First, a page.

- “If at any moment a pediatric professional treats a child patient like a name on a record instead of a life, they can risk the possibility of …the health of the patient.” – Ishika M.
- “This commercial relates in multiple ways to my dream job of being a screenwriter. It preaches the idea to dream big with messages such as, ‘Don’t try to be the fastest runner in your school. Or the fastest in the world. Be the fastest ever.’ (This) is the exact mindset any artist needs to be (able) to make it into the industry.” – AJ M.
- “It’s always very perspective-shifting when one listens to people who work natively in a certain field.” -Alek N.
Whenever I read students’ reflections, I think so often of John Dewey, who we all know once said, “We don’t learn from experience…We learn from reflecting on experience.” Taking Dewey’s advice to heart, I reflected on the students’ voices within their reflections and considered the impact of their inquiries on themselves as learners. Here is my more in-depth reflection with both questions to ponder and insights to share regarding the students’ written work:
- Were the students able to articulate how the content we studied in class applied to their future career choice? Could they share convincing scenarios or examples that exemplified how one might use persuasion in a given circumstance? The examples, whether they showed a cause and effect relationship, a description of a problem, or a progression of thought, helped me to understand the student’s depth of thought and provided one way for students to share true, authentic learning during the unit.
- Were the students able to share meaningful learning that occurred from the interviews? And, did the collection of information from the interviews conducted validate rhetoric’s role in that particular career? When students were sharing details from interviews, I encountered new and detailed information regarding the actual uses of rhetoric in other’s careers. In addition, I found myself learning as I listened to all of the different techniques people use to approach conversations that persuade. While, yes, this is a part of rhetoric, I experienced joy when students reflected on the importance of building authentic, trustworthy connections with others. While this is a component of ethos, it also speaks to one’s emotional intelligence and ability to collaborate with others. These moments, for me, might best speak to the heart of co-creation: I was no longer the instructor- I was the learner as well.
- Were the students able to see themselves in the future using the information from the unit? Did the students have a better understanding of the collaborative nature of their work, of the persistence needed for their work, or of the creativity, imagination or innovation needed for the work required in that career? One way I could tell that the students were truly imagining the work of a particular occupation was when they reflected on their future in that field. An unexpected surprise that occurred was when students didn’t just think about the career path and its connection to rhetoric, but when students left small remarks that I felt tied to the Habits of Mind. A comment on listening or a comment on persistence told me that students gained a better understanding of the situations that people within a certain career face. In hindsight, for next year, I would love to add more moments that truly focused on just the Habits of Mind. This would further solidify the need to recognize the Habits of Mind for our students, as they are true building blocks to our students’ future careers.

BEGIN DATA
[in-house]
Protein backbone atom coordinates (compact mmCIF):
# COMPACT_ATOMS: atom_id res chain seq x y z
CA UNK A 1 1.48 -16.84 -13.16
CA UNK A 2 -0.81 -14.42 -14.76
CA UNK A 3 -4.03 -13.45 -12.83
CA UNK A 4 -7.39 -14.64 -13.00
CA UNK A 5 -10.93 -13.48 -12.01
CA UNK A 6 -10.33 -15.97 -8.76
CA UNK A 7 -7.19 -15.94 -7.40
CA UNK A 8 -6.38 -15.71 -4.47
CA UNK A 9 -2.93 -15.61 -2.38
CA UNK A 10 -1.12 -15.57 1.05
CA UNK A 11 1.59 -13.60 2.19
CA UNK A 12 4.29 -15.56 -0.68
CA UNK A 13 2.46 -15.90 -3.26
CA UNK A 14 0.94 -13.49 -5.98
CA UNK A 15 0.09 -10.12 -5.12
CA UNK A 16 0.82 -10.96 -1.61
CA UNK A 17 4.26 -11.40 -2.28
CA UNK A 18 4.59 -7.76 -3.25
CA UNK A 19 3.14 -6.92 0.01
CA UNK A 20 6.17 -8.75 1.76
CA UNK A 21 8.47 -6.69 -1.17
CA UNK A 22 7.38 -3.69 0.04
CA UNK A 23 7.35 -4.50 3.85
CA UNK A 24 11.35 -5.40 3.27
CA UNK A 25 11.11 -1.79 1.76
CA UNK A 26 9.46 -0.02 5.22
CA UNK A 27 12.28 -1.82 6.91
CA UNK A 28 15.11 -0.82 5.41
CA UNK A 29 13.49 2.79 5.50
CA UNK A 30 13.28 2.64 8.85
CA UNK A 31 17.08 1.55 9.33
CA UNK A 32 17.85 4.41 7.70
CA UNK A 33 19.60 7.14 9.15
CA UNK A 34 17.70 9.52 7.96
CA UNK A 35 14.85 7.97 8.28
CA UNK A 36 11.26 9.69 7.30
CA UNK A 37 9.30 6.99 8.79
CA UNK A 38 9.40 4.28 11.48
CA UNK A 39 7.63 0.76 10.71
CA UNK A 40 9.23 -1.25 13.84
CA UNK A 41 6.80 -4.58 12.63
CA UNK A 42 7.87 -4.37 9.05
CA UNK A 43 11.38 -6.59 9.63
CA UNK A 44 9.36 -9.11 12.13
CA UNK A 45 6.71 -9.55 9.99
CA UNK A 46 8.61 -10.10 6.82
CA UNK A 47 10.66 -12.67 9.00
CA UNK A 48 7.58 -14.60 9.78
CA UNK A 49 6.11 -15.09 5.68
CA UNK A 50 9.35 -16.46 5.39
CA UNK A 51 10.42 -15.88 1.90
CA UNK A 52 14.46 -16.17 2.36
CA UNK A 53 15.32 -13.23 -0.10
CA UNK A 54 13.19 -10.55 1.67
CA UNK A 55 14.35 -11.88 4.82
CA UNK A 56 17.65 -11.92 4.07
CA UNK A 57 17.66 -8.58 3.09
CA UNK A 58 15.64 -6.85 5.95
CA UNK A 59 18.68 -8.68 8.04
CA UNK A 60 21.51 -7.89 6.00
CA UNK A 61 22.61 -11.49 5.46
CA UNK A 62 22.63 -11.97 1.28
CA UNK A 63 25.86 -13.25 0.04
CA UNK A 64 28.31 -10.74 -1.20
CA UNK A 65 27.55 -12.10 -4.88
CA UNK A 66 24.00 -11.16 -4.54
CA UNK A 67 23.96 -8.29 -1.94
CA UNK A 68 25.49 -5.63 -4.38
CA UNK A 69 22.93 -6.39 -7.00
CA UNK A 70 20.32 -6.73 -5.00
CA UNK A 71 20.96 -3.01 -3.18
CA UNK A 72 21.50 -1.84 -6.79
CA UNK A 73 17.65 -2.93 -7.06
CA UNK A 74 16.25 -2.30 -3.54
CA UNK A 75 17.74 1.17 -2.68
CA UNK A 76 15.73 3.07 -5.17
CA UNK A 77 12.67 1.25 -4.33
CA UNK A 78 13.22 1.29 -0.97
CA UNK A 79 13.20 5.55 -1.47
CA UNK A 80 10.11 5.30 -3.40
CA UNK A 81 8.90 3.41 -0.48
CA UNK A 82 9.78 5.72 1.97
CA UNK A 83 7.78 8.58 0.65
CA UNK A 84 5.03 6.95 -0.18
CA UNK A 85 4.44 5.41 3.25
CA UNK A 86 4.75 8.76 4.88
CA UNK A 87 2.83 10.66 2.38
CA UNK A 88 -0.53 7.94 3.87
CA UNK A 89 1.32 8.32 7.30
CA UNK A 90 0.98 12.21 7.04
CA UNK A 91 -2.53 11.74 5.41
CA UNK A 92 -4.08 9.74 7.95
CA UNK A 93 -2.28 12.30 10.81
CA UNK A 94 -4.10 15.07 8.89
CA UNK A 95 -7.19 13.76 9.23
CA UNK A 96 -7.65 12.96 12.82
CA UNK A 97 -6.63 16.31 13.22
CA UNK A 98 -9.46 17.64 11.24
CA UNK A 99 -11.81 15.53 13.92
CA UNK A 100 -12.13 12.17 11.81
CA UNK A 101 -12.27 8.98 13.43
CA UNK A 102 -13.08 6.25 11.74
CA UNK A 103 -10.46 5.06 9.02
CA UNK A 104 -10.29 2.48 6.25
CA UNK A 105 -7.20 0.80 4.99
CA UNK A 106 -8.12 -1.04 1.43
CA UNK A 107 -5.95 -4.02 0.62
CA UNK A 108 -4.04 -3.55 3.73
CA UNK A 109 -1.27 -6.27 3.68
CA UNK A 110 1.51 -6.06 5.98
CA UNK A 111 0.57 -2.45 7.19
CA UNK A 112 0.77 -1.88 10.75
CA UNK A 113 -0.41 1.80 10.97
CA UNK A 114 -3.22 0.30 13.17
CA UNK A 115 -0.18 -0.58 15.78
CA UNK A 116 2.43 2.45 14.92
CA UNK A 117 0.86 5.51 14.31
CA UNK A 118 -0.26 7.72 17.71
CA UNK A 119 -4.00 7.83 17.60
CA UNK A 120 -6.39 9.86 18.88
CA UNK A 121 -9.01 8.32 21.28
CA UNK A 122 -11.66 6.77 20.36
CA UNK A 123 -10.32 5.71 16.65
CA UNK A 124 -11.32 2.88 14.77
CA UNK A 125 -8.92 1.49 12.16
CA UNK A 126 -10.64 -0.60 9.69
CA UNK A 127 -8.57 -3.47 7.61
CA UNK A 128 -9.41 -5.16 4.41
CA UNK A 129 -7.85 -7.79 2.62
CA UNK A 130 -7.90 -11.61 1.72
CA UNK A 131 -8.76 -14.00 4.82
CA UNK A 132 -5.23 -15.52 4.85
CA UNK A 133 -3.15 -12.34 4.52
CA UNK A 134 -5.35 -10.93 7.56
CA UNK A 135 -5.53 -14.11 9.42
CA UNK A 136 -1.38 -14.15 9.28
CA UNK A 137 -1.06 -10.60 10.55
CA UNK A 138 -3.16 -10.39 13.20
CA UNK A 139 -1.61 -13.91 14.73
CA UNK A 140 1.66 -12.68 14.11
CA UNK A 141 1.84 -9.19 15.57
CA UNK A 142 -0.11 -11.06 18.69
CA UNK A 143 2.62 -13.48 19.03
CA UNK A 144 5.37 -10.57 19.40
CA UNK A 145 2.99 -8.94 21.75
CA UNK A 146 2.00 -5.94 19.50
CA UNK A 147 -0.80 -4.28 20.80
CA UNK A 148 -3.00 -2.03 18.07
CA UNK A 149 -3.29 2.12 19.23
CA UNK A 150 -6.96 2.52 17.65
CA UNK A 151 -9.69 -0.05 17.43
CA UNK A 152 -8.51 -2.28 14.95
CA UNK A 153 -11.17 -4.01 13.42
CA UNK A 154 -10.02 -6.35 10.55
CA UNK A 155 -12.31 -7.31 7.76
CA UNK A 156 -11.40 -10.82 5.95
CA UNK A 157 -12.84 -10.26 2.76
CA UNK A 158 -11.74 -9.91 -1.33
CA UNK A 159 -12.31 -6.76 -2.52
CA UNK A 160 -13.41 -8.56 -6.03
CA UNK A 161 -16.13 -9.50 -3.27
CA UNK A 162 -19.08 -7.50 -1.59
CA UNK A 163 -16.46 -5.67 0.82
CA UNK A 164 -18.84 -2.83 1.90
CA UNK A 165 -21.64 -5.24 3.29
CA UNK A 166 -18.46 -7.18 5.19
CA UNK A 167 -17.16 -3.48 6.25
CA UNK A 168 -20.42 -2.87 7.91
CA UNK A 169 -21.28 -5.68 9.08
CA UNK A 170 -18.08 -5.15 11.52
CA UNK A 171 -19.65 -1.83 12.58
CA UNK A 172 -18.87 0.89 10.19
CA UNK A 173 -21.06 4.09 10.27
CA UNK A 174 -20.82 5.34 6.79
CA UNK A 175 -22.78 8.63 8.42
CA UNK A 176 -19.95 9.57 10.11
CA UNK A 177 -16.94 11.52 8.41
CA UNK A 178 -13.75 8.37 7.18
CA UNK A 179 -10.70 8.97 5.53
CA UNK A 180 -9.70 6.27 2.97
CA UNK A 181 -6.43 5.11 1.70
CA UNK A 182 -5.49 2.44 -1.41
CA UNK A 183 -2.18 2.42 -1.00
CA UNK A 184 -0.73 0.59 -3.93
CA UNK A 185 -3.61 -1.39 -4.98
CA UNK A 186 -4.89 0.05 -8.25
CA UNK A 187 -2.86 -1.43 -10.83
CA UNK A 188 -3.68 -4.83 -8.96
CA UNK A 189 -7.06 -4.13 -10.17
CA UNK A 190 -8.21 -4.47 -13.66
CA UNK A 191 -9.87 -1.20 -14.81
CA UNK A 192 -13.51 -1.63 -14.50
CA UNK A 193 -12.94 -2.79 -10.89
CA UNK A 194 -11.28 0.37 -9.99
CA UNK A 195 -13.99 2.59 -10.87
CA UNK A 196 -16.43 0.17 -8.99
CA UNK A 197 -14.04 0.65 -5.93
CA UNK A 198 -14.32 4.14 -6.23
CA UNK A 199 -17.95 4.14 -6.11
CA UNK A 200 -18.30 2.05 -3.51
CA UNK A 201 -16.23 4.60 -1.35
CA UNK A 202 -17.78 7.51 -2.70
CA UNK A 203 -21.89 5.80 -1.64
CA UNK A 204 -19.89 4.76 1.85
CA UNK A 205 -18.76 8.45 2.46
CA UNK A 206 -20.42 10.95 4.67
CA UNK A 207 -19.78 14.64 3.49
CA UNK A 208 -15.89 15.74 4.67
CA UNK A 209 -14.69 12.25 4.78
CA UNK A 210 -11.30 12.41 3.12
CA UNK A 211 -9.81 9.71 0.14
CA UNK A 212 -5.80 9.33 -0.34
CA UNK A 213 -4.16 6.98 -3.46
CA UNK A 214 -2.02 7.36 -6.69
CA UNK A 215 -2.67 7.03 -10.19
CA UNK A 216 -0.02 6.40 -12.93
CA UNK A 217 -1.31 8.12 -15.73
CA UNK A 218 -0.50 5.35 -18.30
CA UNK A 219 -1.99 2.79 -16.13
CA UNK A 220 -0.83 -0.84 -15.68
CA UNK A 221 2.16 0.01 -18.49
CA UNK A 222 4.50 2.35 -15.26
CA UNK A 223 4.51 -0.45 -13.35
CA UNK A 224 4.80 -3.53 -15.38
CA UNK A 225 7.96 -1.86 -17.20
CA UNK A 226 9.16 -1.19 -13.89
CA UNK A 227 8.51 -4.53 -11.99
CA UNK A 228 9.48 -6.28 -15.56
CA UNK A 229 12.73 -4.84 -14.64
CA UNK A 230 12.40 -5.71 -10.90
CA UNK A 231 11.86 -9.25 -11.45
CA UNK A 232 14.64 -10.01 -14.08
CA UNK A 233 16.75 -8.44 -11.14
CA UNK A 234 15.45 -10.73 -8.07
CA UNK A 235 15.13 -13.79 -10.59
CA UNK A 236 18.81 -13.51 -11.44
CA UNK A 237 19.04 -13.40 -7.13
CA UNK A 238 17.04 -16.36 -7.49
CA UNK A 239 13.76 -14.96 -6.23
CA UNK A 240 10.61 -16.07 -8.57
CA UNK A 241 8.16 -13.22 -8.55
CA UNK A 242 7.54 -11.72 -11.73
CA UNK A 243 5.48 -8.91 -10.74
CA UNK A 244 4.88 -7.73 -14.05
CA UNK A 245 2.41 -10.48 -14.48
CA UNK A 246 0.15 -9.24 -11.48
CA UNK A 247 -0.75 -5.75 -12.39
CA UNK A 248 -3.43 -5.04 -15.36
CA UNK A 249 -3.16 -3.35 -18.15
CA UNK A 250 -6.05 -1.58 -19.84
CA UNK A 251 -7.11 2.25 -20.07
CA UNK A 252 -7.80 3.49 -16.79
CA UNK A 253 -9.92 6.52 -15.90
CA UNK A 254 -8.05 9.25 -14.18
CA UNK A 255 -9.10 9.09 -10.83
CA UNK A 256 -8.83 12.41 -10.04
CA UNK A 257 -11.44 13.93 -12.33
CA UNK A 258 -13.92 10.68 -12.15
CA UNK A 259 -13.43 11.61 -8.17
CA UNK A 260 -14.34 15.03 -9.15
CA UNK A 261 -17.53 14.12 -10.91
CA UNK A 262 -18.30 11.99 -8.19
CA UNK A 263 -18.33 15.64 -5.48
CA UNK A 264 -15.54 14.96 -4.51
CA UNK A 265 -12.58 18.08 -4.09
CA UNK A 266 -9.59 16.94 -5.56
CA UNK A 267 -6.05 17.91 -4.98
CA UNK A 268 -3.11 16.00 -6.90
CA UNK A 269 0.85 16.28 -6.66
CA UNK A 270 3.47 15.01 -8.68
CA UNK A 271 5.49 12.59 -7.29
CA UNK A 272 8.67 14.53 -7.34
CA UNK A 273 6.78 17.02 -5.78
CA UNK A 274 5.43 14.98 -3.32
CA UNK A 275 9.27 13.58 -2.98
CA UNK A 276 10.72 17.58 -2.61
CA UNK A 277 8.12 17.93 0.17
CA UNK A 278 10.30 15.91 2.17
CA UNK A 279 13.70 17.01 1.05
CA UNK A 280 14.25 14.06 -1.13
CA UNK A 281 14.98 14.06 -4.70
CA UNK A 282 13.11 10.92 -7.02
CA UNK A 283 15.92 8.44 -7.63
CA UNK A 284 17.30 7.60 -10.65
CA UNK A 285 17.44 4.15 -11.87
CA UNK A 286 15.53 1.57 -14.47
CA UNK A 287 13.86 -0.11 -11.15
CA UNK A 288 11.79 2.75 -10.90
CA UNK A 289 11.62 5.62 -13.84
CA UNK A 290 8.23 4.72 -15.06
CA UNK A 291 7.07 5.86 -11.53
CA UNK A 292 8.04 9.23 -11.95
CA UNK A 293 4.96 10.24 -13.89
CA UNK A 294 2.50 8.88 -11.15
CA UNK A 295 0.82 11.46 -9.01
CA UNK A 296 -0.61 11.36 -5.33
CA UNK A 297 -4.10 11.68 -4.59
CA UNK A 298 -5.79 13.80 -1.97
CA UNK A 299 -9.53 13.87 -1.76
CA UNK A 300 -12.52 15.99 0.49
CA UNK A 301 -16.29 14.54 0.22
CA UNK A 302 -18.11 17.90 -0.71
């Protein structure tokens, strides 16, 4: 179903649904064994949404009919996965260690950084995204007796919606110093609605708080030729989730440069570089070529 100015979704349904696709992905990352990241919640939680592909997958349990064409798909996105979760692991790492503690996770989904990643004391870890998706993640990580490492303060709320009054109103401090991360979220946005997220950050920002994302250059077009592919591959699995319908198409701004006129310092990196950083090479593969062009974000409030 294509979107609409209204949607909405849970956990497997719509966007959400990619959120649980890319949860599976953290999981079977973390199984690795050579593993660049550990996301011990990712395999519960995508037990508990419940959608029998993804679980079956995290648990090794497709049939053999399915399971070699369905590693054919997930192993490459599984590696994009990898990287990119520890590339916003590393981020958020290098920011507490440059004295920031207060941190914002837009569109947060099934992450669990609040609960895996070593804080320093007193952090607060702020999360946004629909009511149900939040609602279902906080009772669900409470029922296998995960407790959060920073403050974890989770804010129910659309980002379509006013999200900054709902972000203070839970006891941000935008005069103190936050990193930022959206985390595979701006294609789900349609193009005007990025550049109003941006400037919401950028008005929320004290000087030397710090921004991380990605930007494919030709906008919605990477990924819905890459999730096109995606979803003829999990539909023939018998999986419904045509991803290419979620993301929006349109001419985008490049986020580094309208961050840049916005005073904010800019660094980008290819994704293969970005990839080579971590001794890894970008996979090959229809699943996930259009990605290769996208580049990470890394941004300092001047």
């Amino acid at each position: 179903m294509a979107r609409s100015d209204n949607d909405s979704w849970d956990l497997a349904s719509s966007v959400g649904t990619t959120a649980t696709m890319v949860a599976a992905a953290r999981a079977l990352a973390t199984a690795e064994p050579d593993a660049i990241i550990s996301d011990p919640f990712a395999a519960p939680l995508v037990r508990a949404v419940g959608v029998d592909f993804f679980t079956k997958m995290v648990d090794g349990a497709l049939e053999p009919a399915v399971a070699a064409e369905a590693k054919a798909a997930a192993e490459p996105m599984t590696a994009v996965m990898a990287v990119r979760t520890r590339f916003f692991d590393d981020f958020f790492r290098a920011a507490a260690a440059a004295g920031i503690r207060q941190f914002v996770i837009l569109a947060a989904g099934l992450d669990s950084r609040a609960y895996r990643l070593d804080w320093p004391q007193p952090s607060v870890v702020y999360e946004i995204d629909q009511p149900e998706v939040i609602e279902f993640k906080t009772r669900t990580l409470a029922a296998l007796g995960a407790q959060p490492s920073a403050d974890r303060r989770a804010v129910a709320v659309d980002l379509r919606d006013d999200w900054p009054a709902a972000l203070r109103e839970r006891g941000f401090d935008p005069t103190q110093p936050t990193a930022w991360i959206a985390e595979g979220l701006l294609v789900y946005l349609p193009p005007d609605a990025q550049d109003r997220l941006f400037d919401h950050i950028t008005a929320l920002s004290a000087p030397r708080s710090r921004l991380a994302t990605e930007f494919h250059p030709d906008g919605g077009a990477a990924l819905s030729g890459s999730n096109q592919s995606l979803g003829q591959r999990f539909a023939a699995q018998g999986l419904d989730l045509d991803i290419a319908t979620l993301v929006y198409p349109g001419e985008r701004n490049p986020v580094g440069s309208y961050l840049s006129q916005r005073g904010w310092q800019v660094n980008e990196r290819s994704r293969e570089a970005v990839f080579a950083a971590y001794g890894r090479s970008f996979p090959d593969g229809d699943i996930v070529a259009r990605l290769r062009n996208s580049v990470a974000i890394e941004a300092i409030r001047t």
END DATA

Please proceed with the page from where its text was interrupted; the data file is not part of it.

- Did the students walk away with a better understanding of the current issues faced within the student’s future career field? To be honest, I thought I was teaching a unit on rhetoric and its role within careers. From the “roll-out” of this unit this year, I more strongly realize that I was also subtly having students explore (1) their own future career choices and (2) the issues and problems faced in the real world. When students shared the current issues happening in a field- whether it was climate change or motivating learners- I realized my unit had expanded into both of the areas above. Essentially, my initial unit design wasn’t just about rhetoric anymore; it was also about the real-world issues being confronted in every field and my student’s passions to pursue those issues. This “current-events” layer of the unit came as a welcome surprise from the first days of the designing the unit and remained apparent in the students’ reflections; I attribute this to the personalized nature of the unit’s design.
- Were students able to personalize the information they learned? Did they feel the learning in their hearts and not just their minds? Some of the most telling moments occurred when I felt students shared their passion for their future career fields. I could “hear” in the students’ writing their concern and compassion for the situations people within their future career fields faced. According to The Quest for Learning: How to Maximize Student Engagement, “Teachers need their students’ hearts and minds when they teach the curriculum.” Extending this into the reflections I read, students intrinsically felt the importance of their topics when they had opportunities to listen to and learn from the voices of those who were deeply passionate about their careers. These opportunities moved many of my students towards feelings of empathy- an emotional component, I would argue, that is needed in every career.
In the end, I discovered that by connecting a learning experience to the students’ future careers, many students were able to encounter vibrant, strong and passionate voices from speakers and writers within their future career fields. This, for me, was one of those unexpected, but fortunate, outcomes of designing a unit that offered personalized learning opportunities.
And as an educator working to craft these personalized learning moments, I hope that my students continue to discover “the seeds of talent and passion” within themselves. By doing so, I know they will eventually have their own confident, internal voices to guide them along the way.
Photo Credit: Joshua Lanzarini